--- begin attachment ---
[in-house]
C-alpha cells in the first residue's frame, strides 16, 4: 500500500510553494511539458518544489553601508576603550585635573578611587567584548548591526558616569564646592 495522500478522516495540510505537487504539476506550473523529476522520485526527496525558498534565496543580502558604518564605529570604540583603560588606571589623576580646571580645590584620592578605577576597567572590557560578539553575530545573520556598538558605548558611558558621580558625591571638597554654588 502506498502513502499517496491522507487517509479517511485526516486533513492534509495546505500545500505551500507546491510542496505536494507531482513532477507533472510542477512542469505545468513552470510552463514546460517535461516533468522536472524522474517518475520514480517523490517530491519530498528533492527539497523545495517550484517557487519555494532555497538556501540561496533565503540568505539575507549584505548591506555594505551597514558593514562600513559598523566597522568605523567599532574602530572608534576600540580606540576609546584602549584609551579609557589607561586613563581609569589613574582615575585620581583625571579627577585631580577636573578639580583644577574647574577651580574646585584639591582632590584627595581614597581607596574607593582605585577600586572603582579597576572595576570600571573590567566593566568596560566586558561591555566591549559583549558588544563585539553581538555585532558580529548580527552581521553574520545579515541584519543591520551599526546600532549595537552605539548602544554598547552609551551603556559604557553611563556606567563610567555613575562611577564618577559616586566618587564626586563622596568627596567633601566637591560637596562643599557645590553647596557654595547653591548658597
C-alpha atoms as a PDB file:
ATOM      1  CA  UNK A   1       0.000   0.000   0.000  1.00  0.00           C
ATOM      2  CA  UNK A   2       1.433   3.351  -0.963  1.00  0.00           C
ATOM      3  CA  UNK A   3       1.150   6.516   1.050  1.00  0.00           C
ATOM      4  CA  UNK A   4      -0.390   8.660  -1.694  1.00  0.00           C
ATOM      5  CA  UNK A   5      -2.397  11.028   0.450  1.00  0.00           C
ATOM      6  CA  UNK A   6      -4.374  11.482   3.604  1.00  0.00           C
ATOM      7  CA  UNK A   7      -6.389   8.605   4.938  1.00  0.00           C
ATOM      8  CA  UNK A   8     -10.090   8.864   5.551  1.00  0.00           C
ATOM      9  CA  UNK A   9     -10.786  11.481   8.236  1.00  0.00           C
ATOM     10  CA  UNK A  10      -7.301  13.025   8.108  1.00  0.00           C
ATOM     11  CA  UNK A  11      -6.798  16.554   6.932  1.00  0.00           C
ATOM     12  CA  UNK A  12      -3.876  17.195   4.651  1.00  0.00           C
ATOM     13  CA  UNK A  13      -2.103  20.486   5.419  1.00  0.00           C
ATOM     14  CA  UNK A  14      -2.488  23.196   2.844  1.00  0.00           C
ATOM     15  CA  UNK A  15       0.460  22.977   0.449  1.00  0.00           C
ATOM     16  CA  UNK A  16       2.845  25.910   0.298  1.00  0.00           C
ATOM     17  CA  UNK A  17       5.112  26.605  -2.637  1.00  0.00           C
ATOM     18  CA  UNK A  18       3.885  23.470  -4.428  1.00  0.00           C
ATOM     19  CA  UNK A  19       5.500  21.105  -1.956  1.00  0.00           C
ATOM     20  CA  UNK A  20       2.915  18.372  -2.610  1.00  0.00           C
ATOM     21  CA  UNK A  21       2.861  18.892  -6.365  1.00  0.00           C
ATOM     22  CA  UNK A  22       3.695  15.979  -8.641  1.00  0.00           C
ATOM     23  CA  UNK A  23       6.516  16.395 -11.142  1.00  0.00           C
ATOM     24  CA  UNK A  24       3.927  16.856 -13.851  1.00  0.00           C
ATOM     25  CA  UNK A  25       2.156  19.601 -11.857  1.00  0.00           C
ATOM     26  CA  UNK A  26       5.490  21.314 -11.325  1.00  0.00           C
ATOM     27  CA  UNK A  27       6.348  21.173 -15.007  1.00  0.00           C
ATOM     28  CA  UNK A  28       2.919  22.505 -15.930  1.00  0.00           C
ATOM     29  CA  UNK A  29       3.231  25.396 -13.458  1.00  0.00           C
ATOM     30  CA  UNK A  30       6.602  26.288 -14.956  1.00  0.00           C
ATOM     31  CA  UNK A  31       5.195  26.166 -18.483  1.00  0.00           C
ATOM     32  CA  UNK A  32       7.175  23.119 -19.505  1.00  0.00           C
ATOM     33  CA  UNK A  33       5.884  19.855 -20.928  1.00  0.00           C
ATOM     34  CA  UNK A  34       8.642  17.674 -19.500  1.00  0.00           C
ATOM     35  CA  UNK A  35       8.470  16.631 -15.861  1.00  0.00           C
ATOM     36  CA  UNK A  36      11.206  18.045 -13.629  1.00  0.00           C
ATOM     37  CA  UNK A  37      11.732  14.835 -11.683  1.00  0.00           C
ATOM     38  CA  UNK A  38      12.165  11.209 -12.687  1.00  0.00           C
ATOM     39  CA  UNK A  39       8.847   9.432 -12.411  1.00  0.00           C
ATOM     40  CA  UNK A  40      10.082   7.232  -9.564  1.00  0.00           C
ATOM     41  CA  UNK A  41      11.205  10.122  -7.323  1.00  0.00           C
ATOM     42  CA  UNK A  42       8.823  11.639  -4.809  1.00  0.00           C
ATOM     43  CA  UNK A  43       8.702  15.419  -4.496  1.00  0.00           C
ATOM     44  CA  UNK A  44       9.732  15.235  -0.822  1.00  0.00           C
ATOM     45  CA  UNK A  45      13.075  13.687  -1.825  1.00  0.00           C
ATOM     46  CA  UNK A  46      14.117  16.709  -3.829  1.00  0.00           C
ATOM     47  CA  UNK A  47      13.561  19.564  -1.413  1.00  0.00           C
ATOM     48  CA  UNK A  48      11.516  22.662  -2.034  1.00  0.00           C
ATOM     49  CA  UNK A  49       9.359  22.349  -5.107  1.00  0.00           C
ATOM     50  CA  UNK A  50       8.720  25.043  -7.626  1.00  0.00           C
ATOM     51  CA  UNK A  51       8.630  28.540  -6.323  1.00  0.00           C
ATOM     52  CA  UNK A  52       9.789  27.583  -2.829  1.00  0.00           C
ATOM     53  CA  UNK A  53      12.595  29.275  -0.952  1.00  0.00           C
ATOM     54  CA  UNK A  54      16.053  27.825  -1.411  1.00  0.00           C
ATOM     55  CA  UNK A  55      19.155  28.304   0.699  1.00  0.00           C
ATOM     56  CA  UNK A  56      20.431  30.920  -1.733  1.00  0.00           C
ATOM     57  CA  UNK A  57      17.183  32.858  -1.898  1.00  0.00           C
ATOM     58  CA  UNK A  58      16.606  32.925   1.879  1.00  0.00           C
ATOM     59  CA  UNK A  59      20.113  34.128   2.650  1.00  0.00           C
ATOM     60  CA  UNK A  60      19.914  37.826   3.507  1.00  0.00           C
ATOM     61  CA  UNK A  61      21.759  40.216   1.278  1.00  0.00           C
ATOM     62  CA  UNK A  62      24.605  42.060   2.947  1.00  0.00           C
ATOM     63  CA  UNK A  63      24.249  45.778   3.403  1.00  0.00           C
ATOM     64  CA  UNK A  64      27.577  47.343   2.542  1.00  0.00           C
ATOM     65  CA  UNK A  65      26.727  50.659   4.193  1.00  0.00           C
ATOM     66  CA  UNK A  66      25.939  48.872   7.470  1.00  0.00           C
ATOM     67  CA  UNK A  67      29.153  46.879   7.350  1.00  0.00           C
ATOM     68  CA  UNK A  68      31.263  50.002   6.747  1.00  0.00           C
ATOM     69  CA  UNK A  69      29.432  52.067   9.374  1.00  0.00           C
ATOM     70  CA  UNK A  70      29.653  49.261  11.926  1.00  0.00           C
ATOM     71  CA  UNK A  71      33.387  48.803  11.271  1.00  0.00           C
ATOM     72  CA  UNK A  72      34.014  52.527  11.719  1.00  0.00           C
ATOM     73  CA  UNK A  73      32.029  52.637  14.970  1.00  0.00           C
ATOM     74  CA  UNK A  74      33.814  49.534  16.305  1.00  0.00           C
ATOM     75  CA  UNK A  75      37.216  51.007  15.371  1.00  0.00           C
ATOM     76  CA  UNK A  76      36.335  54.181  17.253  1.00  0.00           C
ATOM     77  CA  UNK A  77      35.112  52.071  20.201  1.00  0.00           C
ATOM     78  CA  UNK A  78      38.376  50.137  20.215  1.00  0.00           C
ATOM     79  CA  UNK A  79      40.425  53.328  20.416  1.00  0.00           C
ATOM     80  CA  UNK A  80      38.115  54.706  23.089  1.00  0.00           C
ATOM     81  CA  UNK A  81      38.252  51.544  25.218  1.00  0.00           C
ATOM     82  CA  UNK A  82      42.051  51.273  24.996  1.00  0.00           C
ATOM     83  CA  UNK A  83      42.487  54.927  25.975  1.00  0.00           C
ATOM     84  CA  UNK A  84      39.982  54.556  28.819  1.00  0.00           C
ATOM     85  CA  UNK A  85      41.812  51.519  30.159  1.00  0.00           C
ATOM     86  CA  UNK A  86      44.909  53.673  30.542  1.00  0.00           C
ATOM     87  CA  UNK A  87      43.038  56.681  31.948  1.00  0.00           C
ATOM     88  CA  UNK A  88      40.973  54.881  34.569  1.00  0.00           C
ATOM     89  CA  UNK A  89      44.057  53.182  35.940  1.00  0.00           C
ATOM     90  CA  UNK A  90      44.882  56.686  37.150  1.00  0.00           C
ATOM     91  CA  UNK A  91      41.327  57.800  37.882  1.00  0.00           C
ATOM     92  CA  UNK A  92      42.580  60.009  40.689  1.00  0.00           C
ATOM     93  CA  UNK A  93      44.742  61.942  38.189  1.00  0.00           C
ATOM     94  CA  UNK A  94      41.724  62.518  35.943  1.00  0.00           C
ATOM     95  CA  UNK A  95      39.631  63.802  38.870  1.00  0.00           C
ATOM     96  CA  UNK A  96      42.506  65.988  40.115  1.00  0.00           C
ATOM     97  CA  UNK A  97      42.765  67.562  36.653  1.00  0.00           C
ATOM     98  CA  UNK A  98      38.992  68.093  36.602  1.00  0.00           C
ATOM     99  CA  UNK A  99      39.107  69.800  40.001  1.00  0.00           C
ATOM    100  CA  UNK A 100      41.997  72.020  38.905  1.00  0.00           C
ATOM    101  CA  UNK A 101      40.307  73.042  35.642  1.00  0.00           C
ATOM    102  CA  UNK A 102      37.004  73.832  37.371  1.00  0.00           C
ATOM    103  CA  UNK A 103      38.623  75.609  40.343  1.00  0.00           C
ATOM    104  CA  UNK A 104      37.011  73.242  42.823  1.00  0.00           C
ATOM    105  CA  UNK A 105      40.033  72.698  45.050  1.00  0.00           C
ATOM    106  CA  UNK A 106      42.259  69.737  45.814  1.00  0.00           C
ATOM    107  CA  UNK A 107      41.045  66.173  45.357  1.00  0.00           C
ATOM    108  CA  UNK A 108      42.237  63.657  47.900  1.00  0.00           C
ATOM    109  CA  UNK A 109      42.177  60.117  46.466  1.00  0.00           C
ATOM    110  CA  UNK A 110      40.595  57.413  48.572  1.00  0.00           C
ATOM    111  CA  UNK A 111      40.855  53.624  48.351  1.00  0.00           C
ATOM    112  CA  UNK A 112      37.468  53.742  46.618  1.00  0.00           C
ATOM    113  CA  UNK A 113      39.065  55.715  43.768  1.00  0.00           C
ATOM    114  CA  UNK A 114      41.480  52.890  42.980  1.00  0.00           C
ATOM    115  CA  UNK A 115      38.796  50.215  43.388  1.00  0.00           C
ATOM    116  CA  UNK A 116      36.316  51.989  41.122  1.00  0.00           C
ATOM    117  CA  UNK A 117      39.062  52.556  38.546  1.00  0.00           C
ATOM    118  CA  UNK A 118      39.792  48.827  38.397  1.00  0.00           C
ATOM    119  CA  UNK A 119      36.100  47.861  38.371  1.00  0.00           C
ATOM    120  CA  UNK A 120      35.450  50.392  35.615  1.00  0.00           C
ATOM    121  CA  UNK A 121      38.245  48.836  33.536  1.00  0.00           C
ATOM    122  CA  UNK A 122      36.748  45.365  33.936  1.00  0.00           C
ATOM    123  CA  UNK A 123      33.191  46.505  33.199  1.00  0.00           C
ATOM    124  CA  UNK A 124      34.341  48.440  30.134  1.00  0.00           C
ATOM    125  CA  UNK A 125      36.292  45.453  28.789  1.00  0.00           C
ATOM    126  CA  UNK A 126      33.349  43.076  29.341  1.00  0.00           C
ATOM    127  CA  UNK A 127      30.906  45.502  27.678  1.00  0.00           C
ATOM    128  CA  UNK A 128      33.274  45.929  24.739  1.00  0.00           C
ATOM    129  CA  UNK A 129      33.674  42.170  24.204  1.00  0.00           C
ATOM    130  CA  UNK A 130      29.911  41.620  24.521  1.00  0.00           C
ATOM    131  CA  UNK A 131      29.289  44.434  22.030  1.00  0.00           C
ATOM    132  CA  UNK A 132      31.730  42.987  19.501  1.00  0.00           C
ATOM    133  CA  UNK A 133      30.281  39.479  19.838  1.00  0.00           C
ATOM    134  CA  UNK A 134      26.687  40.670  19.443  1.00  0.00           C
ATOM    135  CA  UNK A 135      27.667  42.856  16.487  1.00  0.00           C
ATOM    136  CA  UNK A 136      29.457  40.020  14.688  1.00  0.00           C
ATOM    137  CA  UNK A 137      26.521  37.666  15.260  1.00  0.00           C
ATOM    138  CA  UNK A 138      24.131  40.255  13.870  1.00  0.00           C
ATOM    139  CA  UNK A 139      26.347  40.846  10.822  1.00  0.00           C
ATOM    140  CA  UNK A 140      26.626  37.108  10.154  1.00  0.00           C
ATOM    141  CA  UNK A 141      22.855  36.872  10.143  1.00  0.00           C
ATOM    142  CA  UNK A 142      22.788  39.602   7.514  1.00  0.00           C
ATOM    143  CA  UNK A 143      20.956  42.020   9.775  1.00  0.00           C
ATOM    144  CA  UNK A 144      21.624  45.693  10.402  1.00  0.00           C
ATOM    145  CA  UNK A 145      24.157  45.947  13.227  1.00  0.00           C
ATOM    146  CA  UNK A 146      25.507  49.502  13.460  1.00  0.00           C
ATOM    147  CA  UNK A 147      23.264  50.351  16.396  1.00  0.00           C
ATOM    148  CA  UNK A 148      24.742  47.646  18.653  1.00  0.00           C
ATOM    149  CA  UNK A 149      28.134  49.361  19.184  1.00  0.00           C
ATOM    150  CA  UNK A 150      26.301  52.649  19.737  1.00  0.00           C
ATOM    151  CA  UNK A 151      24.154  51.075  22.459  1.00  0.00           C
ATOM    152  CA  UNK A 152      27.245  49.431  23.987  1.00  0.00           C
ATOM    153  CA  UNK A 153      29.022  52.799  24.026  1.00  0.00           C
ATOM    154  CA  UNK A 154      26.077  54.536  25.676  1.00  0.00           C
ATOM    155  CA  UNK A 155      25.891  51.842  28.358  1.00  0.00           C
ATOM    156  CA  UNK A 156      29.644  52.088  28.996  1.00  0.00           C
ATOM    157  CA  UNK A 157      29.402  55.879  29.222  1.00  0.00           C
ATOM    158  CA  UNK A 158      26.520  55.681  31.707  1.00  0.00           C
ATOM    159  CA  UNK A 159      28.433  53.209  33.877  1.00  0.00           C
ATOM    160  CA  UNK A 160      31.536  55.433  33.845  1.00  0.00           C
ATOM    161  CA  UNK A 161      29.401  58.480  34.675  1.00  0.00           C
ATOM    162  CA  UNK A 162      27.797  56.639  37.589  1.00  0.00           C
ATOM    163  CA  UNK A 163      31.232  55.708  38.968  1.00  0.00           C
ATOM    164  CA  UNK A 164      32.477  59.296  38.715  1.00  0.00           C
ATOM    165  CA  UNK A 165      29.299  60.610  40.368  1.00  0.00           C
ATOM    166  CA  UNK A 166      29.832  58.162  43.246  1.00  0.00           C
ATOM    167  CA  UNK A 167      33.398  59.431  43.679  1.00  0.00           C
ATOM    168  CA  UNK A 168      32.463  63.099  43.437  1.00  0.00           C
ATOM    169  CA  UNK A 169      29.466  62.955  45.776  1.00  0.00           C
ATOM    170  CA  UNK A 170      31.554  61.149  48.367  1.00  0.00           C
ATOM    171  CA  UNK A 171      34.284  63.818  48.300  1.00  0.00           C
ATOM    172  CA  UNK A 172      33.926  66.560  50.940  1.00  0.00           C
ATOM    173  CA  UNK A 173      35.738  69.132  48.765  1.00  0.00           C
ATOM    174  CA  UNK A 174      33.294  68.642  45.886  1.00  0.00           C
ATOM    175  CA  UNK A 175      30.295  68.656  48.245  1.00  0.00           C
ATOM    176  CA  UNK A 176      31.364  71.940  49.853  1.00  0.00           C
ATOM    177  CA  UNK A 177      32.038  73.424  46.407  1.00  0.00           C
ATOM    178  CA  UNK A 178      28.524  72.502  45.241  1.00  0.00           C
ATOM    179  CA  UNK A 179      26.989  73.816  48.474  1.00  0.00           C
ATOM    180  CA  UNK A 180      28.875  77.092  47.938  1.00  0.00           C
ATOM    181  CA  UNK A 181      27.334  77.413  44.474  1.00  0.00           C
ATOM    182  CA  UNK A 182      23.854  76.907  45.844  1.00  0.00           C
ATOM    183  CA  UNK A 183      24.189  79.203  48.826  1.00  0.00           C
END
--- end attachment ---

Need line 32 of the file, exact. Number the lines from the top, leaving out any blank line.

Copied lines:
ATOM     29  CA  UNK A  29       3.231  25.396 -13.458  1.00  0.00           C